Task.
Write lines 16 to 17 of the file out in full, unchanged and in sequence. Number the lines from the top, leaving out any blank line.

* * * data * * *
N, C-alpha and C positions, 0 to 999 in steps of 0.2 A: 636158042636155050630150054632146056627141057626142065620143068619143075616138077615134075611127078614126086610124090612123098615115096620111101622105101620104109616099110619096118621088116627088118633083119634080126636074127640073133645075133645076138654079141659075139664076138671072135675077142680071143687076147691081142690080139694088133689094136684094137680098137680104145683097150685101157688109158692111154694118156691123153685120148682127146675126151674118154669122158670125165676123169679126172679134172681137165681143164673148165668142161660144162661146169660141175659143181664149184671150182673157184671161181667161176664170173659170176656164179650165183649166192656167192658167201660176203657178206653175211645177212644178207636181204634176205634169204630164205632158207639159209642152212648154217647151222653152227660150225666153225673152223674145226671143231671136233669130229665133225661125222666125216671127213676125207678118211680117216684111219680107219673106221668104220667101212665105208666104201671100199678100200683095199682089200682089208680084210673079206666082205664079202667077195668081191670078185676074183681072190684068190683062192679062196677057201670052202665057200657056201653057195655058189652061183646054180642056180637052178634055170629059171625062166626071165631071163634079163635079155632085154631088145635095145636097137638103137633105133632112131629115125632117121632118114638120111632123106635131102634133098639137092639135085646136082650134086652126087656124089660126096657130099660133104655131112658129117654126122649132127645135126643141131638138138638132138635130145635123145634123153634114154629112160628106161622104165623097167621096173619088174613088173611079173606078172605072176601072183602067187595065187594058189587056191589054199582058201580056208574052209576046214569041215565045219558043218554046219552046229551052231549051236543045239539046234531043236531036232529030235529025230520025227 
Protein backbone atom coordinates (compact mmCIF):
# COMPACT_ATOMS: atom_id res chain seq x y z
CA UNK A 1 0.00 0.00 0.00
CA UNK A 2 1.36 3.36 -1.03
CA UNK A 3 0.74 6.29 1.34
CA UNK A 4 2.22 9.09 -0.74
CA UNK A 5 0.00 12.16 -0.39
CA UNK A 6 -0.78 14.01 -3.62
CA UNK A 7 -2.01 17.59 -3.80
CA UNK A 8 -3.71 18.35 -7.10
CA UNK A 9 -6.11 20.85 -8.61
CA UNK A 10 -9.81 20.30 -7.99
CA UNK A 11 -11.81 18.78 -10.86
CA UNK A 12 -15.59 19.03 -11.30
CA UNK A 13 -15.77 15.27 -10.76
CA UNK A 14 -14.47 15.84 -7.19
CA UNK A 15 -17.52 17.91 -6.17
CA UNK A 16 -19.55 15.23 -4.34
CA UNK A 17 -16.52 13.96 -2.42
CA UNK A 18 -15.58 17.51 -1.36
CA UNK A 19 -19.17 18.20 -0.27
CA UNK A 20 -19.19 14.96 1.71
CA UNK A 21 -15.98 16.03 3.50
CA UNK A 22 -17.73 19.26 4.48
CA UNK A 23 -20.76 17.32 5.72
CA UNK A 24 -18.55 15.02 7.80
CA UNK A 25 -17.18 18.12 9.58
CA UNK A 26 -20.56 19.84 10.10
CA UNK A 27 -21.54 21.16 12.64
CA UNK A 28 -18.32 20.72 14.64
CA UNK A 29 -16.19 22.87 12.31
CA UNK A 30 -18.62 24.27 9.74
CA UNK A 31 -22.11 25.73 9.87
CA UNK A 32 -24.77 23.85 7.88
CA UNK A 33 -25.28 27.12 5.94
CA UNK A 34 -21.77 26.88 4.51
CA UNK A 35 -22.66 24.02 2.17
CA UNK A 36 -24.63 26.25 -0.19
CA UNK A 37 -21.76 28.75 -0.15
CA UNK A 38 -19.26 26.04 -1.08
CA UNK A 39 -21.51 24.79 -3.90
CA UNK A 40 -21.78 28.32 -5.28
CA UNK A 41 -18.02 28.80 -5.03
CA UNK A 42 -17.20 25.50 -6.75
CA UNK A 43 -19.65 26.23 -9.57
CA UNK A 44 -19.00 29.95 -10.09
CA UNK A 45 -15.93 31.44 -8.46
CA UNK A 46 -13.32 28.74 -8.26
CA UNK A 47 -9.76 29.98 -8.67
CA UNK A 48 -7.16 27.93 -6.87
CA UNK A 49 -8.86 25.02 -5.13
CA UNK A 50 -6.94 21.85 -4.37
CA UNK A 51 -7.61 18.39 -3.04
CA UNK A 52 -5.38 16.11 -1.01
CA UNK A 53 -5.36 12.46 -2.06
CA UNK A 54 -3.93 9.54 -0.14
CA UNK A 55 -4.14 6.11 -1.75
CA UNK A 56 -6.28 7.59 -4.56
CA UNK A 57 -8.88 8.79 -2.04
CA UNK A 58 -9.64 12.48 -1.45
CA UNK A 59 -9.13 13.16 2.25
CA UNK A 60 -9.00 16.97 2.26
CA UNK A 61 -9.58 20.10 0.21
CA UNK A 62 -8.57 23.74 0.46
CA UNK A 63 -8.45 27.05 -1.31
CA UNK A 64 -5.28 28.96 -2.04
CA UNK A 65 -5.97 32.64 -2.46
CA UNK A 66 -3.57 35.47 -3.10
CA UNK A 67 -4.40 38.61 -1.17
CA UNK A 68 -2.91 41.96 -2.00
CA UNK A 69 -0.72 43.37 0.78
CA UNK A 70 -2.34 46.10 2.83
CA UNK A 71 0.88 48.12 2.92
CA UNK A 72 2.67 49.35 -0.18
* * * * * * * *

CA UNK A 13 -15.77 15.27 -10.76
CA UNK A 14 -14.47 15.84 -7.19